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Old 05-02-2006, 10:33 AM   #1
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Physical Violence Between Girls

Interesting, I don't remember any when I was that age. There were some that I wanted to punch I can definitely see how e-mail and IM would be a factor, I have seen that create a mob mentality and an anonymity/constant harassment that promotes physical violence. Maybe with more equality it has also become more acceptable for girls to fight. Like the article states, there are more role models for this in the media now. Or maybe the "mental violence" amongst some girls has no way to be resolved in their minds other than physically, that's what the article seems to suggest.

I am posting the entire article because I don't think the link will work. It's from Time Magazine

May 1, 2006

You can tell things aren't going to end well the moment the little cluster of girls starts to talk. Amanda, a junior at Lower Dauphin Middle School in Hummelstown, Pa., is in the cafeteria, commiserating with her friends about a monster test they all just took. Her friends are sure they tanked it, but Amanda has no such worries. "I aced it," she says airily, "but that's just me." As she gets up to clear her tray, the other girls exchange narrowed looks. "Let's trip her," one suggests. Another one nods, goes after Amanda and in an instant sends her sprawling.

The scene is a nasty one--or it would be if the girls meant any harm. But they don't. There is no real tray, no real cafeteria, and Amanda's tumble was a planned pratfall. The students are merely role-playing, acting out a Kabuki version of the girl-on-girl aggression they are increasingly finding in their school. The teachers noticed it too and have taken steps to stop it.

"O.K.," says Pam Eberly, a health and physical-education teacher who helped the girls stage the exercise. "What happened here? Who was the bully? Who were the bystanders? And what could you have done so that things turned out differently?"

The role playing at Lower Dauphin is part of a new program called Club Ophelia that the school initiated to stem the problem of violence among its girls. And Club Ophelia is just one of a few programs in the U.S. that educators are putting in place to tame a group of girls who--to hear teachers and psychologists tell it--have suddenly found their feral side.

The take-no-prisoners pitilessness teenage girls can show one another is nothing new. Pitch-perfect movies such as Mean Girls and Thirteen elevated awareness of the behavior, while shelves of advice books help parents and girls get through those angry years. But while the kids may be acquiring better tools to deal with cliques and cattishness, few are skilled at surviving a darker part of the schoolgirl power struggles: physical violence.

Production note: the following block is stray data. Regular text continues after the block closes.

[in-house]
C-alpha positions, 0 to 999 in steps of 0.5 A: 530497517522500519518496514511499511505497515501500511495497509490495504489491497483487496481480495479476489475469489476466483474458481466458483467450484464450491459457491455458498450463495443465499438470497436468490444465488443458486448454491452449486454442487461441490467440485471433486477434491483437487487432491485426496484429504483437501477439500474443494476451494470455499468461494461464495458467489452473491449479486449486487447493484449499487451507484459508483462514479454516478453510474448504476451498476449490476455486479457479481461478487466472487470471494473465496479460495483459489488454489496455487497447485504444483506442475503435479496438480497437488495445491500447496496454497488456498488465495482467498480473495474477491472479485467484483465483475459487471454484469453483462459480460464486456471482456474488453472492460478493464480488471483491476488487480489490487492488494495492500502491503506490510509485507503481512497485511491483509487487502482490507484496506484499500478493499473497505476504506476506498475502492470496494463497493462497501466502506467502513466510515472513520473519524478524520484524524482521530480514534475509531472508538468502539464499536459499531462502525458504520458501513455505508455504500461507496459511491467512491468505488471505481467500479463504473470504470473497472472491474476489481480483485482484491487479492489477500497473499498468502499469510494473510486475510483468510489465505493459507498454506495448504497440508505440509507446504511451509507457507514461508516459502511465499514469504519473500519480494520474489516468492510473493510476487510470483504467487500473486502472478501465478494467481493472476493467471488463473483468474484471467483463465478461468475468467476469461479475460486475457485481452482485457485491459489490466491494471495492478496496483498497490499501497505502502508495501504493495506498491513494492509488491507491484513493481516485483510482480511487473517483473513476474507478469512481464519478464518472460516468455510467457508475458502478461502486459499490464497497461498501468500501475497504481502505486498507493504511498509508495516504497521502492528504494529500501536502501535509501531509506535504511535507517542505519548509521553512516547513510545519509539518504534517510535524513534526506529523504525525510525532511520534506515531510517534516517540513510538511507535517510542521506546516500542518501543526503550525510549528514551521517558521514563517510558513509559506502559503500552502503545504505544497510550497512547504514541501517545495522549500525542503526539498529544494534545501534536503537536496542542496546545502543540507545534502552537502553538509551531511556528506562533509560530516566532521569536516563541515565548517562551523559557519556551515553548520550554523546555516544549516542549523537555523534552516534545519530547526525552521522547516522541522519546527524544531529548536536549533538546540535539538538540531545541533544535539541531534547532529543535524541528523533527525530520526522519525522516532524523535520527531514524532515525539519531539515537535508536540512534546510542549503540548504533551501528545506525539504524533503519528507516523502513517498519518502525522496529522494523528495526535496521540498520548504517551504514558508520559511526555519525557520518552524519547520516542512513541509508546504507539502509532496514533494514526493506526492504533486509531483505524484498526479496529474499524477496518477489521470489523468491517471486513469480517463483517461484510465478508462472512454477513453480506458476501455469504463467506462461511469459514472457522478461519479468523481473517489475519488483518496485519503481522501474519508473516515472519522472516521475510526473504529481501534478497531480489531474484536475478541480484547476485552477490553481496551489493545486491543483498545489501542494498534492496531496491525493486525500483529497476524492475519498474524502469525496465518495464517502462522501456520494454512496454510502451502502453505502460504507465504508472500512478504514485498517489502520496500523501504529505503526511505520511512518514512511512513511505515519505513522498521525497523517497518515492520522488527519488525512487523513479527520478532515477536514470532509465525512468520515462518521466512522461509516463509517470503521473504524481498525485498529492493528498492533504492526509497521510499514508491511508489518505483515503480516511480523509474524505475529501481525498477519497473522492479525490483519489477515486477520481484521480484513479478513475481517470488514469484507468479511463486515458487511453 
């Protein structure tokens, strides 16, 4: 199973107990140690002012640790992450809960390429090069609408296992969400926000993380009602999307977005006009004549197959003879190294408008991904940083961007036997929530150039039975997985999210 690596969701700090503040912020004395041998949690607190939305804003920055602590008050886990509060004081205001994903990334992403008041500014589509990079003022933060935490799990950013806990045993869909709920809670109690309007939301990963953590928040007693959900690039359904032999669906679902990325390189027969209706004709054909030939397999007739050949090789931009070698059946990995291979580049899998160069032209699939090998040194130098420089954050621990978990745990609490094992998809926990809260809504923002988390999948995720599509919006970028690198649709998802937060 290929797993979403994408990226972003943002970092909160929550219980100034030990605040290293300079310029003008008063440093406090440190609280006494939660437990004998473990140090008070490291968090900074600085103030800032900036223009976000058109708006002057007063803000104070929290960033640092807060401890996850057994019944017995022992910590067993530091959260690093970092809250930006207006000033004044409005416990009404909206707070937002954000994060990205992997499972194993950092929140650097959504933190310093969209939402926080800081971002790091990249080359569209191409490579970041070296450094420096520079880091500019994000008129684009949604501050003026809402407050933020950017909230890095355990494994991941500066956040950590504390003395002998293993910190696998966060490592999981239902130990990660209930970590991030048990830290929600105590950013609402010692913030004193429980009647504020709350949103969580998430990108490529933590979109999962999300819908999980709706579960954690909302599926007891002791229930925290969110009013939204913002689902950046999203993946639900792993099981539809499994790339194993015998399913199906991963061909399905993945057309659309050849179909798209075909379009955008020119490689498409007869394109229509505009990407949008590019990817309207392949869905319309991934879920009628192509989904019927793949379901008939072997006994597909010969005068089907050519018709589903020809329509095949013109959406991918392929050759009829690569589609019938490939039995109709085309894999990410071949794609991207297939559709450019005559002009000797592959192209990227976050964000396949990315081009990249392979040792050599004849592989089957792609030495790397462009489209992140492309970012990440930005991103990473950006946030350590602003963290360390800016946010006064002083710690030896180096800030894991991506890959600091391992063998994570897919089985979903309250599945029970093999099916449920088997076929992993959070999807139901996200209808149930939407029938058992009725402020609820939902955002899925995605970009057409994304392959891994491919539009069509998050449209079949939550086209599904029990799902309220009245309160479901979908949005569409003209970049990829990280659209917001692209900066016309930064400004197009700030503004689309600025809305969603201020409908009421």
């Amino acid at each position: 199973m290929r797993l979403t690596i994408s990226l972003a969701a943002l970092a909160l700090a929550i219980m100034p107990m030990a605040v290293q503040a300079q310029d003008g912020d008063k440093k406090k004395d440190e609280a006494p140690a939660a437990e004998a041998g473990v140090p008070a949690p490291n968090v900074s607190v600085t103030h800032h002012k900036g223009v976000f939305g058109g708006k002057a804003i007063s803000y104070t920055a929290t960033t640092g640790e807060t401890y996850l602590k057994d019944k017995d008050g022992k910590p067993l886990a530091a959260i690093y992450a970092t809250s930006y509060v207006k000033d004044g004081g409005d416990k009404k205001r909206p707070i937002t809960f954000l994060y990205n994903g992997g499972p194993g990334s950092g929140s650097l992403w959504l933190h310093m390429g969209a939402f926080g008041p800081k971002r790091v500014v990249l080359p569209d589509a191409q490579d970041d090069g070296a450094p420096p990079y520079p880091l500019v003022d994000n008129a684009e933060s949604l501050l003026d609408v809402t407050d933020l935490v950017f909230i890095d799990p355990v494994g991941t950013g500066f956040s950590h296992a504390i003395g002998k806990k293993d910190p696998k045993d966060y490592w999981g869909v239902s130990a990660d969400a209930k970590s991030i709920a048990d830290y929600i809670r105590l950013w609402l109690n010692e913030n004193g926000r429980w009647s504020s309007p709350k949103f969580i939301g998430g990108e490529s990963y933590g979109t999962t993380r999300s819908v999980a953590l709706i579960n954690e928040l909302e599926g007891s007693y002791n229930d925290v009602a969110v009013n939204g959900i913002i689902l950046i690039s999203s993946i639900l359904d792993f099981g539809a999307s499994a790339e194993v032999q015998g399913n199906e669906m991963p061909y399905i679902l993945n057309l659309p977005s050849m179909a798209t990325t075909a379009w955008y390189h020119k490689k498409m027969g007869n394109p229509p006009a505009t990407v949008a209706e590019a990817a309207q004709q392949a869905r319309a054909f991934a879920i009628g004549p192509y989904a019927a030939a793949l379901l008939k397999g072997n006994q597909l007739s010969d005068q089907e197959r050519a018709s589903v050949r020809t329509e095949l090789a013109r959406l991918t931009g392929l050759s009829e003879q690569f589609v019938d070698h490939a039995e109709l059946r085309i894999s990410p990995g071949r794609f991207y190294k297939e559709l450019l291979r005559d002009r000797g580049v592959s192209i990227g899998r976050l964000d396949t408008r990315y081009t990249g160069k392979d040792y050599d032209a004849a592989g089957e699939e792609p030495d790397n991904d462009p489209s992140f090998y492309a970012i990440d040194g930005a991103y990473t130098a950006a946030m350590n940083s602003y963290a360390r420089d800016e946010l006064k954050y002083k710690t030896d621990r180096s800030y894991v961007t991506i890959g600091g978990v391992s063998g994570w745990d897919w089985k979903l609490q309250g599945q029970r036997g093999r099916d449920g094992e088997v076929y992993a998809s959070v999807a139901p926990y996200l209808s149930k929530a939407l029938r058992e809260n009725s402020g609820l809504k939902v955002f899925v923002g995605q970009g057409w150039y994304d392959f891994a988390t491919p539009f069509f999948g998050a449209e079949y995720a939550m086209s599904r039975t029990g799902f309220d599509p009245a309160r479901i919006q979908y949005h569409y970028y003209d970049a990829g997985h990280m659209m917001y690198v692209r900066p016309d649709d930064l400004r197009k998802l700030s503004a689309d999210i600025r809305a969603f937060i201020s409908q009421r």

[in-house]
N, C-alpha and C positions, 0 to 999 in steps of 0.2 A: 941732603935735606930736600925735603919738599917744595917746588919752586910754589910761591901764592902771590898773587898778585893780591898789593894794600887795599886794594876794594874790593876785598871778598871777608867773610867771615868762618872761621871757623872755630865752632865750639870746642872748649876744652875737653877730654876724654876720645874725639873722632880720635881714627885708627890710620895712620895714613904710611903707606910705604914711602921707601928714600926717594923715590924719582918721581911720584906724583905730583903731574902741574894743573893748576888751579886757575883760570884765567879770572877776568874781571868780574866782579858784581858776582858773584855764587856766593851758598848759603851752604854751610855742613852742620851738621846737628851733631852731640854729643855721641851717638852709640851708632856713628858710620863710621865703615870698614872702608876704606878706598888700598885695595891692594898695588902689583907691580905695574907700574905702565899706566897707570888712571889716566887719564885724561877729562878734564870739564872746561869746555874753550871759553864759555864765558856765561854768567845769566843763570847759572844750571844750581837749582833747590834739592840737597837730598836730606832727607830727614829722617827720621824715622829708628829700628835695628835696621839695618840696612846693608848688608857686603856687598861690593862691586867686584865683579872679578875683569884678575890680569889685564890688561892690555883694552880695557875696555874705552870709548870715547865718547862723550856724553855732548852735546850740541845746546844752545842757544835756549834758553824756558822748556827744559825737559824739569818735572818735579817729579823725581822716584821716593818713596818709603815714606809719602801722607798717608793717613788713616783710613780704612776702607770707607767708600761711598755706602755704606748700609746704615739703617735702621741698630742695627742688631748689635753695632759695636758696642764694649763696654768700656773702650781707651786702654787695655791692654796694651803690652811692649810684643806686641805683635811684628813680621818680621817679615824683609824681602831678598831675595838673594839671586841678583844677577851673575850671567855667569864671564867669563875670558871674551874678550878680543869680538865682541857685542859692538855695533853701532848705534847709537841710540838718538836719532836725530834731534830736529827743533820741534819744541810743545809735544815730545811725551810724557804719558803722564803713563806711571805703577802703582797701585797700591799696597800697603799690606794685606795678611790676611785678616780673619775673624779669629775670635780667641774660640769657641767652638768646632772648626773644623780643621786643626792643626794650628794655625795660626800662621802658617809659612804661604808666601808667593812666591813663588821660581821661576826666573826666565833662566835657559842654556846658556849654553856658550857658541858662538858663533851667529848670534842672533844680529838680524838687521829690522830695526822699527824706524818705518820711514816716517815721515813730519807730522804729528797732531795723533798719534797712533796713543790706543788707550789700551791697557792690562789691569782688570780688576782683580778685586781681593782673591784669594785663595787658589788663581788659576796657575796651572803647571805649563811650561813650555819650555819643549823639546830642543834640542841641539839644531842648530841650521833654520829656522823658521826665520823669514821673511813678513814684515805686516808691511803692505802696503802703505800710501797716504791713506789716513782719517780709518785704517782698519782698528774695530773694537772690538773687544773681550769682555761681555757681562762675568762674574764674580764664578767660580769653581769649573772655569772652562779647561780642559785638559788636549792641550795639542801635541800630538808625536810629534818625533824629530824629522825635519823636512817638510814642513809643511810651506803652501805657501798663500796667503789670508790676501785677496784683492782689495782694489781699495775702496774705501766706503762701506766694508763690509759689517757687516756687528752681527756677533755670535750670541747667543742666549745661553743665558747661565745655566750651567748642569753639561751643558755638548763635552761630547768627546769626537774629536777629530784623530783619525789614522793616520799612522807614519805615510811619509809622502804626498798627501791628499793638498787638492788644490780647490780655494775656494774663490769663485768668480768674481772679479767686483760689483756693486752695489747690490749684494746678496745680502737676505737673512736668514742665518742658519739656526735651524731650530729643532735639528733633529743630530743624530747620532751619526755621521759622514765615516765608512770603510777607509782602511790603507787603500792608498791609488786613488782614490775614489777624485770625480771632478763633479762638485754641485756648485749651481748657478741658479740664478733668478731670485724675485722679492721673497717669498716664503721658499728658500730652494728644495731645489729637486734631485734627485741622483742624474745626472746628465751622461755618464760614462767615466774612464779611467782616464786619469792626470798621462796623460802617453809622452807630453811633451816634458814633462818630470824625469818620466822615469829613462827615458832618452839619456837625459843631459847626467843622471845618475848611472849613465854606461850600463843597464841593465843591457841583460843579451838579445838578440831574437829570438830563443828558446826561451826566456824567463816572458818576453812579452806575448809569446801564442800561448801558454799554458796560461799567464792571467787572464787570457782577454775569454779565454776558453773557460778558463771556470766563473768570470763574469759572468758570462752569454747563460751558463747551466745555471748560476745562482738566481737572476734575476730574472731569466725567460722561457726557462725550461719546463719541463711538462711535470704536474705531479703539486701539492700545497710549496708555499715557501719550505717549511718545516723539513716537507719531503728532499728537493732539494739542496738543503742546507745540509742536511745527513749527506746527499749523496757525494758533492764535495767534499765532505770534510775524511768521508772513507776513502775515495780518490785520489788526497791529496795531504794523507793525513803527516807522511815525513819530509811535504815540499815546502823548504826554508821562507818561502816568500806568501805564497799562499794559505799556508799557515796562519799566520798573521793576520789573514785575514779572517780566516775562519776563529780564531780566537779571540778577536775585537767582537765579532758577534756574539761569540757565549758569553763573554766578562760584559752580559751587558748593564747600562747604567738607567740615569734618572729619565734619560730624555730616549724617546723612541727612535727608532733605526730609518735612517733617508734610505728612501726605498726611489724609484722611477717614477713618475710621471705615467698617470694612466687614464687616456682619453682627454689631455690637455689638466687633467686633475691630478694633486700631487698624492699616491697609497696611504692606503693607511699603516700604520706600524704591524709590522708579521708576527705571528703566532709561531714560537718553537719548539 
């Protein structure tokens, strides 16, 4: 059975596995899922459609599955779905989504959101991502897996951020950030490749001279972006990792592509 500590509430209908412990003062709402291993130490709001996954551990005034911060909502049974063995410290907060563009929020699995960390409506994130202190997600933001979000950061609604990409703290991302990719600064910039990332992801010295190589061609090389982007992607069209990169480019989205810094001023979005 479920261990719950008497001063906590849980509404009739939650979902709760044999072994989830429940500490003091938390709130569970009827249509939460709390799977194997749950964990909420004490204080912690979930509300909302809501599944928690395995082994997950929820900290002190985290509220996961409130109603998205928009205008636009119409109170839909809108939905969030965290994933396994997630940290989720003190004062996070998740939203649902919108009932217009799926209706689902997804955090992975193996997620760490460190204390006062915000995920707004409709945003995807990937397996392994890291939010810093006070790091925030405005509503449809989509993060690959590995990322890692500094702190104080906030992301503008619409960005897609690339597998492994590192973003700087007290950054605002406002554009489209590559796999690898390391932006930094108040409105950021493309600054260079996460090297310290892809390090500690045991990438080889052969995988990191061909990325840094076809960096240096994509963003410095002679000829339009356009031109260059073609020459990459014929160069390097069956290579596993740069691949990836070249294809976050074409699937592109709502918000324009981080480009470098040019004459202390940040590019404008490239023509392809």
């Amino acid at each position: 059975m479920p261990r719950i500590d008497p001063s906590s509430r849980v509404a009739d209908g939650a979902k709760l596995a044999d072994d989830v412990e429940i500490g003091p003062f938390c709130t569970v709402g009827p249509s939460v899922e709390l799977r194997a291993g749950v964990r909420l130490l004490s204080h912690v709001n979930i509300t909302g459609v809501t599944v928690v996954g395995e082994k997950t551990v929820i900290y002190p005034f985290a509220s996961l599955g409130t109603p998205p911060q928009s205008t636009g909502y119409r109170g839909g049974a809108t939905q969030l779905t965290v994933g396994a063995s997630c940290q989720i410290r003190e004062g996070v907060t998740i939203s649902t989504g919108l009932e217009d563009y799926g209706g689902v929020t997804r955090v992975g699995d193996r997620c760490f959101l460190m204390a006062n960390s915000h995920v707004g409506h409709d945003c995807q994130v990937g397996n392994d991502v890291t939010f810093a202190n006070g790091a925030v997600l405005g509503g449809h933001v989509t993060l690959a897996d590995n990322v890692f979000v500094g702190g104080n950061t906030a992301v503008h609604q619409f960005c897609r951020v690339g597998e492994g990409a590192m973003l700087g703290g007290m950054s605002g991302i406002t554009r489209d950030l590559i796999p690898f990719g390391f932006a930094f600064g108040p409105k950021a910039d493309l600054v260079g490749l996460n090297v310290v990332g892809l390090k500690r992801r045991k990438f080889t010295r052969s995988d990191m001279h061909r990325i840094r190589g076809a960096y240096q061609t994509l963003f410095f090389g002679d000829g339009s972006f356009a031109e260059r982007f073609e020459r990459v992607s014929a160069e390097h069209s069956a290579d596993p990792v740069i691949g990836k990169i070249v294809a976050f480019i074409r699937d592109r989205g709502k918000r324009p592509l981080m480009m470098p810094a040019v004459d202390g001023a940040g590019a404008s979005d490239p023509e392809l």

Popular stereotype doesn't always make room for the idea of violent girls, but they are there--and they are acting out. In 2003, according to the Centers for Disease Control, more than 40% of boys admitted to having carried a gun or a knife or been in at least one physical fight in the previous year. But the girls were not far behind, at 25%. And when the violence is girl-on-girl, it can get especially ugly. Deborah Prothrow-Stith, co-author of Sugar & Spice and No Longer Nice: How We Can Stop Girls' Violence and professor of public health at the Harvard School of Public Health, meets with teachers and administrators around the country and is taken aback by what she hears. "Principals talk about not only the increased number of girl fights but also the savagery," she says. "One of them told me, 'We never had to call an ambulance here until girls started fighting.'"

Experts agree that girls can be a handful, but they can't agree on why. One explanation is the Kill Bill culture--a reference to the famously bloody movie and its famously lethal female protagonist. If generations of boys found their mojo imitating the likes of Bruce Lee and James Bond, why shouldn't girls be equally juiced at the sight of a jumpsuited, sword-wielding Uma Thurman? ENTERTAINMENT WEEKLY (a sister publication of TIME), recently ran an online list of Hollywood's 15 best "Butt-Kicking Babes," from the pugilistic Hilary Swank to the gun-toting Charlie's Angels. A few of the stars were of older vintage, but most made their screen bones in the last generation.

Then there is the Internet. Girls have traditionally practiced not so much physical aggression as relational aggression--battles of cutting words, frosty looks and exclusion from cliques. E-mail makes it easy for the verbal part of that fragging to go on around the clock. Says Cheryl Dellasega, a humanities professor at Penn State's College of Medicine and creator of the Ophelia clubs: "They go back and forth on the computer all night, and the next day they're ready to fight."

Whatever the cause of all the combat, it is groups such as Club Ophelia that are making the peace. Dellasega founded the clubs in 2002 after the publication of her first book, Surviving Ophelia, about the struggles girls face growing up. One of the principles behind the groups is that girls tend to be tenacious about their anger, with resentments continuing to simmer long after the fisticuffs have ended. Most boys, always thought of as brawlers, are raised from birth on the idea of avoiding fights or at least ending them with a handshake. Girls need to learn the same lessons. More than 400 teachers and guidance counselors have taken Dellasega's workshops, and groups are sprouting up nationwide.